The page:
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Christian Halkidiki Exhibition at Ouranoupoli

Ouranoupoli museum

The 10th Directorate of Byzantine Antiquities has set up the Christian Halkidiki exhibition in Ouranoupoli, Halkidiki, which is the village where visitors and pilgrims embark for Mount Athos. It is housed in a building near the embarkation point and the Ouranoupoli tower. Constructed in the eighteenth century, this building is known as the arsanas or boathouse, and was formerly used as such by the monks of Vatopedi Monastery, which owned it.

The exhibits date to the Early Christian, Byzantine, and post-Byzantine periods and come from all over Halkidiki. The purpose of the exhibition is to show visitors that Halkidiki also has plenty of important treasures of the Christian era in addition to the numerous treasures owned by the monasteries of Mount Athos.

On the first floor there are 14 portable icons (11 large and 3 smaller ones) of the eighteenth to early twentieth century, from monasteries, churches, and chapels in Halkidiki. Of particular note is the icon of the Panayia and Christ-child enthroned, which dates to 1728. Also noteworthy are the folk-style wall paintings detached from the sanctuary and prothesis apses of the Chapel of the Holy Trinity, a dependency of the Monastery of St Anastassia (16th-17th cent.). Visitors may also see a bronze cross of the 11th-12th century, a small bone plaque of Christ of the 10th-11th century, and a calendar of services for the immovable feasts in September produced in 1806 and found in the area of the Kassandra open prison.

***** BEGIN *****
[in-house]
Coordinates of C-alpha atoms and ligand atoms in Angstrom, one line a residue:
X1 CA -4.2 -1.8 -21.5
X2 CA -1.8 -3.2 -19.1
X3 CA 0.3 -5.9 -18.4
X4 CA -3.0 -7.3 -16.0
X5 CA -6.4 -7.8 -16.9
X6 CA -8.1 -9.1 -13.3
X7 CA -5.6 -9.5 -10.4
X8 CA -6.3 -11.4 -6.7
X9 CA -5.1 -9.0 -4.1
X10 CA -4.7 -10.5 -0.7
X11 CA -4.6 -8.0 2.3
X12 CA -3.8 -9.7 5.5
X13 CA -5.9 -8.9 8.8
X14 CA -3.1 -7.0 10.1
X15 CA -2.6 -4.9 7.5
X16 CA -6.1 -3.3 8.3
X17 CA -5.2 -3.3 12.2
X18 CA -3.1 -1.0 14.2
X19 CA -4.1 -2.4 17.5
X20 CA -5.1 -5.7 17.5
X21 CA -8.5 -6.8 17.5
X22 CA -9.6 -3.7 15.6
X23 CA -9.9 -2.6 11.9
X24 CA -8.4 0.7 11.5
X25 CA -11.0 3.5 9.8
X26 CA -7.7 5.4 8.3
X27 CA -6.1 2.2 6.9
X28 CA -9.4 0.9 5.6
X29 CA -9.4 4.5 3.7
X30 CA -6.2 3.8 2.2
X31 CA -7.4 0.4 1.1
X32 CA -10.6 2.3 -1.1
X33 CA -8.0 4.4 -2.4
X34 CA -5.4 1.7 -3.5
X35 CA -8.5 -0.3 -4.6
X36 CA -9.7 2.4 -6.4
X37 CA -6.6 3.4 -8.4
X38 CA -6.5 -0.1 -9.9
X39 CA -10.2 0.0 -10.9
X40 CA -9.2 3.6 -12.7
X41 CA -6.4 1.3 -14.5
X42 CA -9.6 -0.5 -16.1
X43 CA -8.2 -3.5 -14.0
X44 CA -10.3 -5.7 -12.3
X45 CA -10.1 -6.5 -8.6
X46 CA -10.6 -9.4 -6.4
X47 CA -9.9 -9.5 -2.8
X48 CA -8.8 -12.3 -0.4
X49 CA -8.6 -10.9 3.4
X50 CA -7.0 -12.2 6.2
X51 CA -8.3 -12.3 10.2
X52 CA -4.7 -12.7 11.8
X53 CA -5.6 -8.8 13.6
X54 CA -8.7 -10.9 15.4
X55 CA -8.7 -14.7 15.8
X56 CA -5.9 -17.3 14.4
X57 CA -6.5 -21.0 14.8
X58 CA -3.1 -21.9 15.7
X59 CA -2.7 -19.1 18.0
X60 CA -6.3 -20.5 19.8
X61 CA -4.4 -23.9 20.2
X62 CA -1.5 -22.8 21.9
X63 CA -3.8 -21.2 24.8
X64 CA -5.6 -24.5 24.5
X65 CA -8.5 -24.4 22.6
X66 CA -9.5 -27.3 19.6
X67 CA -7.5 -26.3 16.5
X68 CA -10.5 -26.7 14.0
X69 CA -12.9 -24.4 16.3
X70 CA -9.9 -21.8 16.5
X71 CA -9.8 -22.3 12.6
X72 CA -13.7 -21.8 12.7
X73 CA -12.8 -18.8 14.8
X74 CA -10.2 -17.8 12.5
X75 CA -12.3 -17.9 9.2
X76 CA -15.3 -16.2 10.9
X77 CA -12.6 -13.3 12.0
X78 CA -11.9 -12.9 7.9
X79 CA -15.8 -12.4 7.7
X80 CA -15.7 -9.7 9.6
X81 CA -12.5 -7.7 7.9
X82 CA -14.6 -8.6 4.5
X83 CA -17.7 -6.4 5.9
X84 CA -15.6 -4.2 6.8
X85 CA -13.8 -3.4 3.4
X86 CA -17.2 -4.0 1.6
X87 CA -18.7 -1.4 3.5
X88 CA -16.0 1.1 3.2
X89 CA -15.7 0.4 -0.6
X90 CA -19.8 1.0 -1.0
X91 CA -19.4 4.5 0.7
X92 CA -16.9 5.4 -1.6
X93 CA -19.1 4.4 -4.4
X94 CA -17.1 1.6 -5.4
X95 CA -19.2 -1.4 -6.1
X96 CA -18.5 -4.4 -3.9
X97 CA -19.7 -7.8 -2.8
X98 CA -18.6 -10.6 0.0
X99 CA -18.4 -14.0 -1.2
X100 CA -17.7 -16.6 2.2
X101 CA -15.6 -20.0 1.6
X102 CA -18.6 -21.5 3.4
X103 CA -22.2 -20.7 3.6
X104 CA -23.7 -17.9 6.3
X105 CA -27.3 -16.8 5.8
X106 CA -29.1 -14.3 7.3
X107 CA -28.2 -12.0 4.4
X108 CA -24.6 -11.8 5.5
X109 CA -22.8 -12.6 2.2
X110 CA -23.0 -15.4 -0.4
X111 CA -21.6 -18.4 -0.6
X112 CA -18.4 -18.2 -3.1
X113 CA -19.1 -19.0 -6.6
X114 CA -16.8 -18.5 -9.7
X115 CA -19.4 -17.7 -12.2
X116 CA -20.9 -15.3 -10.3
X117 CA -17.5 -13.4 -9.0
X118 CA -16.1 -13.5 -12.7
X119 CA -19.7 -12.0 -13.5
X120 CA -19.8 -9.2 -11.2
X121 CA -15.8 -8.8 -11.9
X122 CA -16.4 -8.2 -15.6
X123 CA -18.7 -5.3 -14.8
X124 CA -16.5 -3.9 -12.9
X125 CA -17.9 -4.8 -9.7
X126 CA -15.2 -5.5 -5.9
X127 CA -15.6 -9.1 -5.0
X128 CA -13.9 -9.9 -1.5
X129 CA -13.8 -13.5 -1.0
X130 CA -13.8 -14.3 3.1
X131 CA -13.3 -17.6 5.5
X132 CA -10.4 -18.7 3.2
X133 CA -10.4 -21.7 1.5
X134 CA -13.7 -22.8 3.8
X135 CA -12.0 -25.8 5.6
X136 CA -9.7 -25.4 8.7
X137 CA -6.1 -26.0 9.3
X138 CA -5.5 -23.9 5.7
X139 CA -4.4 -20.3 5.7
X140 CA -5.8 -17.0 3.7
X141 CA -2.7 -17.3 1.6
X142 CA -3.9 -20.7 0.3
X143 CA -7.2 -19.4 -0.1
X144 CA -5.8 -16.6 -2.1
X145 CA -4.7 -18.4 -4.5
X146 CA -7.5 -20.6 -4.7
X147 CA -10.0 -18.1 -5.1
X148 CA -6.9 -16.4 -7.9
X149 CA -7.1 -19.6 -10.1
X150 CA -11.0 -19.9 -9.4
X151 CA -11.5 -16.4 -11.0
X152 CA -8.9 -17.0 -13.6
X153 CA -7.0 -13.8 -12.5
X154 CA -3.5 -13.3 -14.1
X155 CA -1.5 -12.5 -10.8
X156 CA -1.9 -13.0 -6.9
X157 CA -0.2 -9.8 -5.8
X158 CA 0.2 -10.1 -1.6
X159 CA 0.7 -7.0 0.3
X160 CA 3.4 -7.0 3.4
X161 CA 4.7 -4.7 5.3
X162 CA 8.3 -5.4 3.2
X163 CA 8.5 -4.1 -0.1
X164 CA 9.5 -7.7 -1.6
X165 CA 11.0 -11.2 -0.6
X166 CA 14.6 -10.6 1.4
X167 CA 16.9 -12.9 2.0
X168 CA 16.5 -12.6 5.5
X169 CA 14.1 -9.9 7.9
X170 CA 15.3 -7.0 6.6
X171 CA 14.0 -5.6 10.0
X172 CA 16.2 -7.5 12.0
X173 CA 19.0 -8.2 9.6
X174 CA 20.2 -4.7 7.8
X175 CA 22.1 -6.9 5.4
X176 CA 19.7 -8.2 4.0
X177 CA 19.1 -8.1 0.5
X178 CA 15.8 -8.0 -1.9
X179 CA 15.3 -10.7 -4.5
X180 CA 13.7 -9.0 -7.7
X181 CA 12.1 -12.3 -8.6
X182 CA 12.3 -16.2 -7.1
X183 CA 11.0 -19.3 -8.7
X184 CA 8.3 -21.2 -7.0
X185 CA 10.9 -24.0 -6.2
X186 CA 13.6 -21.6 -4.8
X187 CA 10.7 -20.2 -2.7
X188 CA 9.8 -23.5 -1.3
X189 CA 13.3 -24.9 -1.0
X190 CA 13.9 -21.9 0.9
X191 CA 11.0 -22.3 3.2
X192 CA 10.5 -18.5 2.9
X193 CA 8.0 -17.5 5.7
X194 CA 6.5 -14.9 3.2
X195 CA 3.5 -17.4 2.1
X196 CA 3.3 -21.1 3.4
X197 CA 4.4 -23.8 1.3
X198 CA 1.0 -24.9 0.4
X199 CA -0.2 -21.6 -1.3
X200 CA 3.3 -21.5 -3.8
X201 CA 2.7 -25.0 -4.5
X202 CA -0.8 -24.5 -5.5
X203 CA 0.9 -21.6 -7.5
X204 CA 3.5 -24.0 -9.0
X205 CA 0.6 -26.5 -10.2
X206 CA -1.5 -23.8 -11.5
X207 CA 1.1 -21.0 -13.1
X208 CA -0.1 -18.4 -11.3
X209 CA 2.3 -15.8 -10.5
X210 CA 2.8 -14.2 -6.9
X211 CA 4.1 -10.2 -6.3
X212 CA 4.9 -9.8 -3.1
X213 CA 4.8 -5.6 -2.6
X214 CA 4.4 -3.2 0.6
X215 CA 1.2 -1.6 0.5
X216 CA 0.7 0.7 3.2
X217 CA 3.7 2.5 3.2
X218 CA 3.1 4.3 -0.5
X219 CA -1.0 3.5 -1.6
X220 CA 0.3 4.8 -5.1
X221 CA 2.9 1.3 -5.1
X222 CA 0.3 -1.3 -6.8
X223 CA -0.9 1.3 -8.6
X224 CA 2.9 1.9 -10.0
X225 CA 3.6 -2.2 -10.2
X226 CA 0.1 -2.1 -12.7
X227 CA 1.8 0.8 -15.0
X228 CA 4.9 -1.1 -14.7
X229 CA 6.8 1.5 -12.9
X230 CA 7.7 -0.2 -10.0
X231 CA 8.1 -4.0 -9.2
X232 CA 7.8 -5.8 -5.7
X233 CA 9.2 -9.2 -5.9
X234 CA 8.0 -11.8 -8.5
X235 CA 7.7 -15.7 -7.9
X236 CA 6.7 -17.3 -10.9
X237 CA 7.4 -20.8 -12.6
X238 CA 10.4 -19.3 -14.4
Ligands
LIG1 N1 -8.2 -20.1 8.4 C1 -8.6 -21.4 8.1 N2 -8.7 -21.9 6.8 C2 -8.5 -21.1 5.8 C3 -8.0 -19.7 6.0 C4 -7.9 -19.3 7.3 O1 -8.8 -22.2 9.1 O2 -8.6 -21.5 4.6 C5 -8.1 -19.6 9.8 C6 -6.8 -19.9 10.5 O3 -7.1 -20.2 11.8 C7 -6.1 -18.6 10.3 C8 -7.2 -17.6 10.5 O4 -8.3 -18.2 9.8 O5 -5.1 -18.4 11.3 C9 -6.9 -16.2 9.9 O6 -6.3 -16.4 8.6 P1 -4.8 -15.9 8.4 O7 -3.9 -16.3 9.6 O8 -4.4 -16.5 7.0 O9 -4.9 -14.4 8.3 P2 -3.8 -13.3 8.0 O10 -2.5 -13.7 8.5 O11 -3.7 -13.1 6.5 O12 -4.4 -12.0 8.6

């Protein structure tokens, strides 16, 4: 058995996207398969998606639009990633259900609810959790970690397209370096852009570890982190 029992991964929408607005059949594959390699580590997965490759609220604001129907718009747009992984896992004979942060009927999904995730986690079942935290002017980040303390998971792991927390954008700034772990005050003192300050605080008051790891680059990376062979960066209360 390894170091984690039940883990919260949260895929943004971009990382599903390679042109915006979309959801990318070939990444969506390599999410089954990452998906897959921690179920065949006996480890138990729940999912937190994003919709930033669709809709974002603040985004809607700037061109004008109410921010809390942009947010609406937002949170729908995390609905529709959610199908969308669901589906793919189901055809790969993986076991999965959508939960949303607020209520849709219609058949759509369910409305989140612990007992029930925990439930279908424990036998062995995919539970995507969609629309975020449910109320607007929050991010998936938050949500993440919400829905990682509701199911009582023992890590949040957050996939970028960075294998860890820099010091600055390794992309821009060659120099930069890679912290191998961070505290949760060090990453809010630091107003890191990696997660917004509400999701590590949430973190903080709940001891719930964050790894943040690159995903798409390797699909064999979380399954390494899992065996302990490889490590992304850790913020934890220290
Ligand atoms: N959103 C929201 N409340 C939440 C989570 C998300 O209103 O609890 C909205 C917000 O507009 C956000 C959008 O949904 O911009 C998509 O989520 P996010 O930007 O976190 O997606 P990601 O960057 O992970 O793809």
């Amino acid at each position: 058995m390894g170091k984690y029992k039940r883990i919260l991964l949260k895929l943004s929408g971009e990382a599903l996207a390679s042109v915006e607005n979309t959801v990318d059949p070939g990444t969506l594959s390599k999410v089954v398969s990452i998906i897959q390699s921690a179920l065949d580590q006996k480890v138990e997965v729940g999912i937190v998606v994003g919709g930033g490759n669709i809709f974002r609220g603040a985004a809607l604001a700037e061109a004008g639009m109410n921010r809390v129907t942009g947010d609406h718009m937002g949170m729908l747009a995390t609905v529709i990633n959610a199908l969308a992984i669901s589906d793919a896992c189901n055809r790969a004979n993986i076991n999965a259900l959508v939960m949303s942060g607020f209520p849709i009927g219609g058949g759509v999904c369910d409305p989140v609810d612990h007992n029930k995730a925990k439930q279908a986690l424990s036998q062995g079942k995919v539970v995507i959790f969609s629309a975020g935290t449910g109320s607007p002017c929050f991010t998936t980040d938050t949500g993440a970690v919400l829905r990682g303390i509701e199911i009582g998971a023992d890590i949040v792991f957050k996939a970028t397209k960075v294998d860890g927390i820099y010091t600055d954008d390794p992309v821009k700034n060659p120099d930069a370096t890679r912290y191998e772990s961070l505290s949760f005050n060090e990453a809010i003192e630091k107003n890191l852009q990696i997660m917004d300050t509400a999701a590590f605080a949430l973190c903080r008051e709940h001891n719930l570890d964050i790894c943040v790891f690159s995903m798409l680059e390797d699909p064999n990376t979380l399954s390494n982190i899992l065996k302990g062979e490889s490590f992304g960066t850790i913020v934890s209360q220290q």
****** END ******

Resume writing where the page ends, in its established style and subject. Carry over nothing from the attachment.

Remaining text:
On the second floor are Christian finds from excavations in Halkidiki: glazed pottery, unpainted pottery, oil lamps, bronze coins, jewellery, seals, and arrowheads from Potidaia, Toroni, Palaiokastro, Ayos Mamas, Nea Syllata (the mediaeval city of Brya), Galatista (the tomb of St Paraskevi), and the cemetery of Ierissos. Other exhibits include Corinthian and Ionic capitals and a perforated closure slab from the Early Christian basilicas of Sophronios and St George at Nikiti.

Special thanks to Prof Vlasis Vlasidis and Macedonian Heritage for text and photos 

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